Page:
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Getting Enough Fruits, Veggies, and Exercise Could Actually Give Your Happiness a Boost

Bicycling logo Bicycling 4/15/2022 Elizabeth Millard
Eating fruits and vegetables and getting enough exercise can boost your overall happiness and wellbeing, according to new research. © Brian Barnhart Eating fruits and vegetables and getting enough exercise can boost your overall happiness and wellbeing, according to new research.

  • Eating fruits and vegetables and getting enough exercise can boost your overall happiness and wellbeing, according to research.
  • This may be because pursuing healthy lifestyle changes now with the belief that it will pay off later was the biggest indicator of life satisfaction.

Ample research has shown that eating fruits and vegetables, and having a regular exercise routine—particularly at moderate-to-high intensity—can improve your mood thanks to lower inflammation and other physical changes.

But those aren’t the only reasons these lifestyle habits can boost wellbeing, according to a recent study in the Journal of Happiness Studies. Researchers suggest delayed gratification could play a major role as well.

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Looking at data in about 40,000 households in the U.K., researchers analyzed life satisfaction with a variety of factors, including sports activity and consumption of fruits and vegetables. Those who had higher levels of both tended to report more happiness overall, and researchers link that to an ability to see these health habits in the long-term.


Video: How to Pick Fruits and Veggies Like a Successful Adult (Buzz60)

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In other words, pursuing lifestyle changes now with the belief that it will pay off later was the biggest indicator of life satisfaction.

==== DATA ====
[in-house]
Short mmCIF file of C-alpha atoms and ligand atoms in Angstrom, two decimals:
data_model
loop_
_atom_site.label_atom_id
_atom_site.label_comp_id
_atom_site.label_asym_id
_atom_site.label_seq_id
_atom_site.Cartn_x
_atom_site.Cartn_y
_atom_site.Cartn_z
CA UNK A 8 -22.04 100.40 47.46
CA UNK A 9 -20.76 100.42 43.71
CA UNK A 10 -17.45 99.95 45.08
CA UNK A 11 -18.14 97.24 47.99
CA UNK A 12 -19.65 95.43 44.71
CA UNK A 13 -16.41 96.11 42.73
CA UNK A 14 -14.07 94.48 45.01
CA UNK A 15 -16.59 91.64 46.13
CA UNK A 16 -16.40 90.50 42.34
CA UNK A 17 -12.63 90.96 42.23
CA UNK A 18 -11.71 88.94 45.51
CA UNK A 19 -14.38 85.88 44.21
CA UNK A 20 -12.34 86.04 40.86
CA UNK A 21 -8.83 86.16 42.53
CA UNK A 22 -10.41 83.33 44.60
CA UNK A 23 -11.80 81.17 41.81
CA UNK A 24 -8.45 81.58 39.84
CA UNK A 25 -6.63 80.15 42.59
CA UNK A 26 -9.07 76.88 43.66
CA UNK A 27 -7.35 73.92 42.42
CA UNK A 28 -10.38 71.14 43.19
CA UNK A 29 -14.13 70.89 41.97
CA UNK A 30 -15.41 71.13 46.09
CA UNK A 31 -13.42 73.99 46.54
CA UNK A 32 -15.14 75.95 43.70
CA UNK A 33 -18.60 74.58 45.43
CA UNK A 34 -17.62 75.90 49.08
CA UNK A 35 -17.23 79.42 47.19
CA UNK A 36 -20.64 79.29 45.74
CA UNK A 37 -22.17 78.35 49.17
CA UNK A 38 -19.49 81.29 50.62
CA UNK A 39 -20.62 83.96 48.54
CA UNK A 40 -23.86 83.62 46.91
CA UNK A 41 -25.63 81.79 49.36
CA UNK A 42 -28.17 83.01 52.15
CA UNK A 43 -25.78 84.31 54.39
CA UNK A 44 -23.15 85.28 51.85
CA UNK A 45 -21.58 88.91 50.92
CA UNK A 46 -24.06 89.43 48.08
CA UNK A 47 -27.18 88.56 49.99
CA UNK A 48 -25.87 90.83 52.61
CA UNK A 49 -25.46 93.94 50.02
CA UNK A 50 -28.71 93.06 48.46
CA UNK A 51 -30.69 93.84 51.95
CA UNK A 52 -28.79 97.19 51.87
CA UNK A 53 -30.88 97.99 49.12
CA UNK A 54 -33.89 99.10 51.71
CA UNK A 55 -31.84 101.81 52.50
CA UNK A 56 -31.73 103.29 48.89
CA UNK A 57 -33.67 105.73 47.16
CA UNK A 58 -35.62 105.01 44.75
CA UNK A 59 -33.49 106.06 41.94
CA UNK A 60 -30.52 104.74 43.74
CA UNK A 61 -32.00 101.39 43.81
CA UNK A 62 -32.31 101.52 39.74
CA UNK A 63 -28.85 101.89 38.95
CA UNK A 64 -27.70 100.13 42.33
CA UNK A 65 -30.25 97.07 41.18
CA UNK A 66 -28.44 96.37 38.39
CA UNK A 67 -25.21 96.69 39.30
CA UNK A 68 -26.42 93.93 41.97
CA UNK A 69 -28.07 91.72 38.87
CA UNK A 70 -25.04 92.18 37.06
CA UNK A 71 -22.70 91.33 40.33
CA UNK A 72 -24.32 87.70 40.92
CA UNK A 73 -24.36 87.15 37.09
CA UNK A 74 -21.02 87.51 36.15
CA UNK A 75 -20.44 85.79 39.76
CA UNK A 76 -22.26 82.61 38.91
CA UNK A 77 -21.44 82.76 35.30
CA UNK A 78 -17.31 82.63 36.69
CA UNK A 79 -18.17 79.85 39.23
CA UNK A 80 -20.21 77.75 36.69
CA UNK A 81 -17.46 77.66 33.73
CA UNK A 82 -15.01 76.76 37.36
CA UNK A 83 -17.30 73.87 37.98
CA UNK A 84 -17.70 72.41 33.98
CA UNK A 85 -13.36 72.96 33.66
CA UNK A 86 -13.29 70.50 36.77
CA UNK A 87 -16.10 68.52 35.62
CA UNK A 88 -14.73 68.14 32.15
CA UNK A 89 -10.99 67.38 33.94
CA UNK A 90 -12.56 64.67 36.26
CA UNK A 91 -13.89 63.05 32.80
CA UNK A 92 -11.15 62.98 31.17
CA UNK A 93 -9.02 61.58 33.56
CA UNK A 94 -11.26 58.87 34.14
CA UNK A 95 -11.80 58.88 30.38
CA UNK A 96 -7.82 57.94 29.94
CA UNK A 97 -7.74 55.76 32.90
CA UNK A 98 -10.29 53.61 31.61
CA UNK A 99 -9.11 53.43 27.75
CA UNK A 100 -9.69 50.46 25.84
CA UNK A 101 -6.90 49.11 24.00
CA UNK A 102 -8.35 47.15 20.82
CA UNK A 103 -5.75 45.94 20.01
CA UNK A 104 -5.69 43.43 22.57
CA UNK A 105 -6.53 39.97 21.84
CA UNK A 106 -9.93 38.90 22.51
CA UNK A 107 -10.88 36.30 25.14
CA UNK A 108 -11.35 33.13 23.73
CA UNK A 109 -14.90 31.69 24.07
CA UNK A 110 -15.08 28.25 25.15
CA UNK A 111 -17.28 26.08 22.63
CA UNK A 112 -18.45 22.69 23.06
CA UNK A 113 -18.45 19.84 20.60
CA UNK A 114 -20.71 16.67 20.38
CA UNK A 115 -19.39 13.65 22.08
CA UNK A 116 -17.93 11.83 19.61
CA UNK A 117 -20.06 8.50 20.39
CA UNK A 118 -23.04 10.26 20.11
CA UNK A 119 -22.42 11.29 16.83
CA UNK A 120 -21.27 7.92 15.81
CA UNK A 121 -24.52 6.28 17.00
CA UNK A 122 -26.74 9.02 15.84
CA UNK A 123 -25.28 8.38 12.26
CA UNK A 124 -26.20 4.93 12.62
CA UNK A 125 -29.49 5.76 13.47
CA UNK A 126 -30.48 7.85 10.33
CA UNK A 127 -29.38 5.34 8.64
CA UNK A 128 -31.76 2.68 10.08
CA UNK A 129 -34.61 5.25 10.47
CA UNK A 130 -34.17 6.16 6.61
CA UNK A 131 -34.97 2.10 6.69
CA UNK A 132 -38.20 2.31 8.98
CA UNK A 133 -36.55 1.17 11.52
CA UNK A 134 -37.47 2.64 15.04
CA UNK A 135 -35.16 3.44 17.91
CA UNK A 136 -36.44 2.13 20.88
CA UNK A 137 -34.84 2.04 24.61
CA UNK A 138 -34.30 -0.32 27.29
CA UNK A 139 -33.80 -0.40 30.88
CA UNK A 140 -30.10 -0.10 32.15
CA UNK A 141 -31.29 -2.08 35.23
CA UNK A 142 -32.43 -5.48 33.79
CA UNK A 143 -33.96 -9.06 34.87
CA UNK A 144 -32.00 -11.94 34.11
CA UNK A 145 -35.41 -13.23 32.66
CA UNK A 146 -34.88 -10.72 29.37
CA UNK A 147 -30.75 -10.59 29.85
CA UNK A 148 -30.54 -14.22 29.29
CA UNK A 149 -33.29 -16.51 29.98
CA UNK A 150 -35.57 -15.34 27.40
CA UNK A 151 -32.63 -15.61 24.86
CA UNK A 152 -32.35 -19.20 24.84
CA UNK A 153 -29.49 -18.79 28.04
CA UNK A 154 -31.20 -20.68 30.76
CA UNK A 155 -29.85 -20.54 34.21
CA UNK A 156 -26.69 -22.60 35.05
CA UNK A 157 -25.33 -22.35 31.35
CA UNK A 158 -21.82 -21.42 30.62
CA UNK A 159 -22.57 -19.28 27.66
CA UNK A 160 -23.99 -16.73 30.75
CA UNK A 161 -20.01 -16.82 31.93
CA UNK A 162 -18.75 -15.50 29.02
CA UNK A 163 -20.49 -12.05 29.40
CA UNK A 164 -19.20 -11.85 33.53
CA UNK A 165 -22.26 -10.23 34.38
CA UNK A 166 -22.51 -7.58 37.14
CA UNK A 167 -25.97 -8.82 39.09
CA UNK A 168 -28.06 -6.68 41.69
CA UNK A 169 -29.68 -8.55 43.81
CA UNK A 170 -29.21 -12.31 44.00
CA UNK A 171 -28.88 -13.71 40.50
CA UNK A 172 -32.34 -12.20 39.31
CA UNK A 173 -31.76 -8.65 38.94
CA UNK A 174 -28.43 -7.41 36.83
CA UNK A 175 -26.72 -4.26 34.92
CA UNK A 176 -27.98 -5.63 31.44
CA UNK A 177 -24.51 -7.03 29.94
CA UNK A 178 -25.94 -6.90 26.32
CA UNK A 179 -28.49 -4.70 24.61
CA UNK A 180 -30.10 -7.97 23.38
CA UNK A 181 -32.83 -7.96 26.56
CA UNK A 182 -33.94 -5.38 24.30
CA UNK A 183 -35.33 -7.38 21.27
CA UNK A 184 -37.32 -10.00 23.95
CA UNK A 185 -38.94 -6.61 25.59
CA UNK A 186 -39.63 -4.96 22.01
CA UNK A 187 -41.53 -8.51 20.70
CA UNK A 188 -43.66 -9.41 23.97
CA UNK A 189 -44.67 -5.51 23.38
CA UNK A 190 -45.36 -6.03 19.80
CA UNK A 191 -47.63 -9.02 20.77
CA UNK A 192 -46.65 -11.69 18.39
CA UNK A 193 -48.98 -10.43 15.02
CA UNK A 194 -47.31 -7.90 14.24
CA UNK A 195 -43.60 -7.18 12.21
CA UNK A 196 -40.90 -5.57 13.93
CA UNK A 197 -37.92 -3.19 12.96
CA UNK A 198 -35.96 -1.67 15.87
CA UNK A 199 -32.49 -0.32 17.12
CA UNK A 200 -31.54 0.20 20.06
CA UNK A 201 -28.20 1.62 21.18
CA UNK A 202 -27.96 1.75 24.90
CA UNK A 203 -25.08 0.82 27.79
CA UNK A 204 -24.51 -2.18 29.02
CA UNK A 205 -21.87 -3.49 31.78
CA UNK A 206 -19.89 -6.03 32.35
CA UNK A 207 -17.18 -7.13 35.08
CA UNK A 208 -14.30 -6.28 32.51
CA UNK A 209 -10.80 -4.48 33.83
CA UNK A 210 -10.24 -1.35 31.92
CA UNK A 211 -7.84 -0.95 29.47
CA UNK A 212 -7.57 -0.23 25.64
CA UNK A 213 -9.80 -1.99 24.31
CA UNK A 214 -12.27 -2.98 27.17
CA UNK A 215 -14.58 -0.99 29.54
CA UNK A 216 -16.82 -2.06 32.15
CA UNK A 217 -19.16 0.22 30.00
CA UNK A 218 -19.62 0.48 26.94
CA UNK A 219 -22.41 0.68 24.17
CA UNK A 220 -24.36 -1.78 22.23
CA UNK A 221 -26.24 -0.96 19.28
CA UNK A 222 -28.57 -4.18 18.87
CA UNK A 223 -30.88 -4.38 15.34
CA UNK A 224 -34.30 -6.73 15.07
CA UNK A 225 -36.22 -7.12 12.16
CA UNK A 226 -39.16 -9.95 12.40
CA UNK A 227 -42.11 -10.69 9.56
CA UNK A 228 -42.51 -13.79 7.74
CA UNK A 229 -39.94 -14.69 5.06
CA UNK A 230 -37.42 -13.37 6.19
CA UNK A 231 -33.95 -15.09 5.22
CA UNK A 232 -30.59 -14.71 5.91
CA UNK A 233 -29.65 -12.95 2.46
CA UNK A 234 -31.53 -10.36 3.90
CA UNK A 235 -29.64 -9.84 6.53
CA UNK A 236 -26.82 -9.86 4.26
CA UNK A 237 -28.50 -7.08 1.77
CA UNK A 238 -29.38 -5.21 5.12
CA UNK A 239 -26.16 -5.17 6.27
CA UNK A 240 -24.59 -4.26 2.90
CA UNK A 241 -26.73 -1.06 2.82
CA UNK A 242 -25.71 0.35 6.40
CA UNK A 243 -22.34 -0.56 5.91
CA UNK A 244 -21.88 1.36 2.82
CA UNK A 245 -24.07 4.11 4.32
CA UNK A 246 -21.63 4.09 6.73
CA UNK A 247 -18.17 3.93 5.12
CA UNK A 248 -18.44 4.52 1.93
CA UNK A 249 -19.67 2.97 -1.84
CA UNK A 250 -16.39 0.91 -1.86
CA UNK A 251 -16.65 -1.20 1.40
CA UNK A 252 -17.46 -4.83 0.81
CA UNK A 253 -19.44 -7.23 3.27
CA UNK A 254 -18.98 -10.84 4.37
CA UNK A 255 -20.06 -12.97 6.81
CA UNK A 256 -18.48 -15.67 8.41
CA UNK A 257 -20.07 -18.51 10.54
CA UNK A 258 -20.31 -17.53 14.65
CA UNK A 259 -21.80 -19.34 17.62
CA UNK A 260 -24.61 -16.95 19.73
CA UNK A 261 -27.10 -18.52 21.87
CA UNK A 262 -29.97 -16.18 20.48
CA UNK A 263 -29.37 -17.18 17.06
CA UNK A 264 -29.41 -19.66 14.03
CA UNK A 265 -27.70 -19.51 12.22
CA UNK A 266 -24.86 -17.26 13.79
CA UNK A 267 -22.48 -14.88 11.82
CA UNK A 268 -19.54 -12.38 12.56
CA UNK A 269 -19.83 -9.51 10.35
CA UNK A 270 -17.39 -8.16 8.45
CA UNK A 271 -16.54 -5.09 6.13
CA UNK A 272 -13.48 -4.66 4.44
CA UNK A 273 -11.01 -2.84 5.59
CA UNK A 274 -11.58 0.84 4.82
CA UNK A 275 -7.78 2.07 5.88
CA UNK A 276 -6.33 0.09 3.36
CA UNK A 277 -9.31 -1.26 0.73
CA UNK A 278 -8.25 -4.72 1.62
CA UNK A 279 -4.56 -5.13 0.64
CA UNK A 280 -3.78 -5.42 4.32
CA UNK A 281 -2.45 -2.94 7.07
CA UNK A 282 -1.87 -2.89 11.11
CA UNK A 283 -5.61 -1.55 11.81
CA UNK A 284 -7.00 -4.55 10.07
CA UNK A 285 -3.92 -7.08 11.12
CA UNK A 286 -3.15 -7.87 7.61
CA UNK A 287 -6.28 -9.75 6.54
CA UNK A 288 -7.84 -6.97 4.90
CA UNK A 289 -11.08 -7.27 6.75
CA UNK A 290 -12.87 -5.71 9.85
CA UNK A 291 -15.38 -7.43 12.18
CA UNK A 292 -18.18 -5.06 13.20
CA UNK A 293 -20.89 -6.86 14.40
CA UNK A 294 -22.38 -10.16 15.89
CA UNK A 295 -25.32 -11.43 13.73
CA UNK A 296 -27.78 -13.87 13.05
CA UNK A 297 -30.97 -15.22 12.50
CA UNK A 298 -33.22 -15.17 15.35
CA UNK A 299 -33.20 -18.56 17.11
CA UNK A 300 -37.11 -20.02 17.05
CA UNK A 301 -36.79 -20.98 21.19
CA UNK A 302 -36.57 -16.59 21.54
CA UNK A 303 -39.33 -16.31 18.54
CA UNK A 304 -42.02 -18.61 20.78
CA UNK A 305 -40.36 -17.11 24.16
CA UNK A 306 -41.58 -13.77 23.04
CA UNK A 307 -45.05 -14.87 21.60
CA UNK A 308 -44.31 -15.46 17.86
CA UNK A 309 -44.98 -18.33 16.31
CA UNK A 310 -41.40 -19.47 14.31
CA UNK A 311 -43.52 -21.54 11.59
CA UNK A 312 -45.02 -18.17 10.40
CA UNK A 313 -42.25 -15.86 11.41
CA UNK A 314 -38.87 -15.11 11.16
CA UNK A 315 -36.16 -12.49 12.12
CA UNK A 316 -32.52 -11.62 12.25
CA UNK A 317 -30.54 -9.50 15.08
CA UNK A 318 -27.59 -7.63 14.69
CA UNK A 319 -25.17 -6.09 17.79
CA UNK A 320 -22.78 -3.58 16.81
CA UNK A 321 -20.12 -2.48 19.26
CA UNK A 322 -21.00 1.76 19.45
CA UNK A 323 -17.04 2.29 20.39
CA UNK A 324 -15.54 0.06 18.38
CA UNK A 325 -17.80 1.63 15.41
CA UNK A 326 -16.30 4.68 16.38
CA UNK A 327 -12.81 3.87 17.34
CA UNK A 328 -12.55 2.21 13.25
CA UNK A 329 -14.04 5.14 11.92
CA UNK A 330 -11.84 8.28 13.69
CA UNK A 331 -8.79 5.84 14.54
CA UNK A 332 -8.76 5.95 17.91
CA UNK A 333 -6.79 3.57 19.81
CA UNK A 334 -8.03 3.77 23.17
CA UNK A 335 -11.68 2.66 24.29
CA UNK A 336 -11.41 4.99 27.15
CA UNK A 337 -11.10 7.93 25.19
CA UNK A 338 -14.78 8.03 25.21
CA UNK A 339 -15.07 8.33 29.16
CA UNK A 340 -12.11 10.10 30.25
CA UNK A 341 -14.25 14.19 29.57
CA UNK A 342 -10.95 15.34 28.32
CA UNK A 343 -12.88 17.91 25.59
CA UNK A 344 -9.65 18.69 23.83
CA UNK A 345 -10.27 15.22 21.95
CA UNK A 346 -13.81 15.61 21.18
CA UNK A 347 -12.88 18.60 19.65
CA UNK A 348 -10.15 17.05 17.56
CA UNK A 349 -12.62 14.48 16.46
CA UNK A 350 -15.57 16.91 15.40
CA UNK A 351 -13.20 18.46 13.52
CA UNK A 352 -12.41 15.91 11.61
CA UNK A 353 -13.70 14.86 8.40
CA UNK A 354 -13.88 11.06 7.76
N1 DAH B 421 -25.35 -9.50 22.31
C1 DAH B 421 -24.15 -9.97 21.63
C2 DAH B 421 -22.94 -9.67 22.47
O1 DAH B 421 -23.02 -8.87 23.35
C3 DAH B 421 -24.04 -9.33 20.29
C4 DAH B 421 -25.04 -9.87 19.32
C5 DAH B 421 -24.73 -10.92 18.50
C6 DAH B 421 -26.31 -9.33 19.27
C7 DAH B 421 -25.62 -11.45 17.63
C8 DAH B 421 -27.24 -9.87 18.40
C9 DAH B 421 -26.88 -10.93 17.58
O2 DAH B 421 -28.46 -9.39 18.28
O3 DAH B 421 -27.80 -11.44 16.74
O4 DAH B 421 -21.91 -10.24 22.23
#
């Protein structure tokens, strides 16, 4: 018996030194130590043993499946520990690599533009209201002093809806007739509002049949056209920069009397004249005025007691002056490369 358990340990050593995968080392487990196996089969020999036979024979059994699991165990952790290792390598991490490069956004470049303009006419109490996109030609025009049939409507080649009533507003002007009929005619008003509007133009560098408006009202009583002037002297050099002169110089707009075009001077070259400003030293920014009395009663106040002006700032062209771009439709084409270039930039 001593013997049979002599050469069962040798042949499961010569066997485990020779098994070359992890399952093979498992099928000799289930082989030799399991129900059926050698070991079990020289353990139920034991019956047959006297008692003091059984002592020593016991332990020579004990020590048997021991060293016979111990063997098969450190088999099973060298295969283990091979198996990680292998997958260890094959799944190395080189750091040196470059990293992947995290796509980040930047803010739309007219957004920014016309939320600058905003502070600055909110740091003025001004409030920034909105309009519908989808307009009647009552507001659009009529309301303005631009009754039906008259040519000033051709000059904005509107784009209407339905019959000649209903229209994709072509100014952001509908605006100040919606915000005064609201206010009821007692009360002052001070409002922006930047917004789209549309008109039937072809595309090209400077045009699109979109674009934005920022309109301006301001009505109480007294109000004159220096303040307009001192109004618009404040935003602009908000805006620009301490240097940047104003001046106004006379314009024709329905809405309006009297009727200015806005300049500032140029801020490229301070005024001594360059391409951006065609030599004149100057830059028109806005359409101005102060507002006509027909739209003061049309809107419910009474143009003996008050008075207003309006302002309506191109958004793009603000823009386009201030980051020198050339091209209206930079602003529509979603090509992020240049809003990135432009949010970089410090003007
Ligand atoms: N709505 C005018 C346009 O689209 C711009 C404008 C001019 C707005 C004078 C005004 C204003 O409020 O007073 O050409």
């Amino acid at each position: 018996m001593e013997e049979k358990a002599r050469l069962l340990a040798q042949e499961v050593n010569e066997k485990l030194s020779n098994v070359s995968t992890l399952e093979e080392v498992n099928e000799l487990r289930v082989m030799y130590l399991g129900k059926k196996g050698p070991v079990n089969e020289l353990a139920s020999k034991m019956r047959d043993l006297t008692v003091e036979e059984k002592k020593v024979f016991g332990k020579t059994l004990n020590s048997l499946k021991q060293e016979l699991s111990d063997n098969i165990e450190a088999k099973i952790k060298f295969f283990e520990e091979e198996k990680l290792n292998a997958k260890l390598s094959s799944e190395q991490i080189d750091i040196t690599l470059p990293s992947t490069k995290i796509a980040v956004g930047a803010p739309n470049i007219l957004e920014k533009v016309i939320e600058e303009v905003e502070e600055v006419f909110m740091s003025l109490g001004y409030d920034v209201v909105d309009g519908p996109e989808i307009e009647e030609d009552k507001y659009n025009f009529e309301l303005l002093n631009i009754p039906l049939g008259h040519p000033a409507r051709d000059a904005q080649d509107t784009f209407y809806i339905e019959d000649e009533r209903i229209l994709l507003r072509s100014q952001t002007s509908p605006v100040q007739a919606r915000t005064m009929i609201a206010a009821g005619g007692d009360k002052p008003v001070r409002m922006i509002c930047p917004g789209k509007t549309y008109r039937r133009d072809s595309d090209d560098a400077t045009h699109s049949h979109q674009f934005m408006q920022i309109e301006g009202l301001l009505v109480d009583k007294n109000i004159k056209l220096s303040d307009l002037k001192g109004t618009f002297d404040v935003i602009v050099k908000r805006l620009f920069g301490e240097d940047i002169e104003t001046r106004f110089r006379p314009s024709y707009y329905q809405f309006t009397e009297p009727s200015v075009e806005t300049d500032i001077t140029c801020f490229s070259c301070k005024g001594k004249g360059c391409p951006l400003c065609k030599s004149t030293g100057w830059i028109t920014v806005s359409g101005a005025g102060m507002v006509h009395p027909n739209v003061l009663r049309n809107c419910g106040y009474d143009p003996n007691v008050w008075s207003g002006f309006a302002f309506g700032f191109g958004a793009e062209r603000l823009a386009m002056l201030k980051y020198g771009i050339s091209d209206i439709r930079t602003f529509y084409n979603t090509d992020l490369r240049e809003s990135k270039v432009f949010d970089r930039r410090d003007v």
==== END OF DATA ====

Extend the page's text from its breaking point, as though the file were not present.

“The takeaway message is that having a healthy lifestyle—which was measured in this case by eating fruits and vegetables and [getting] exercise—is good not only for your health but also for your happiness,” lead researcher Adelina Gschwandtner, Ph.D., senior lecturer in economics at the University of Kent, told Bicycling.

This is not obvious, she added, because the assumption is usually that it’s the other way around—happy people tend to eat better and move more. But the data they looked at suggests otherwise.

“We see that the causation goes in the other direction, from lifestyle to happiness,” she said. “Hence, it is really the fruits, veggies, and exercise that make you happier. So, it pays to make the effort to have a healthy lifestyle because in the end, you’ll be happier as a result.” (It’s worth noting that two servings of fruits and three servings of veggies are recommended daily, and 150 minutes of moderate-intensity aerobic activity or 75 minutes of vigorous-intensity aerobic activity are recommended weekly—plus two days of strength training.)

This differs significantly from short-term gratification, she added. For example, making a resolution to eat more fruits and vegetables or to exercise more often when the calendar flips to January—with the aim of maintaining that throughout the year—works against that sense of delayed gratification, since you’re basically looking for a near-term fix.

Gschwandtner suggested that might be why New Year’s resolutions fail so often, because they lack the long-term emotional investment that can drive behavior and the subsequent happiness that goes along with it.

The answer? Don’t wait until you’re happy to make changes that can be a benefit decades from now. Flip the equation and adopt the habits now with the understanding that rewards will come later—perhaps even much later—and you may get an emotional boost along the way.

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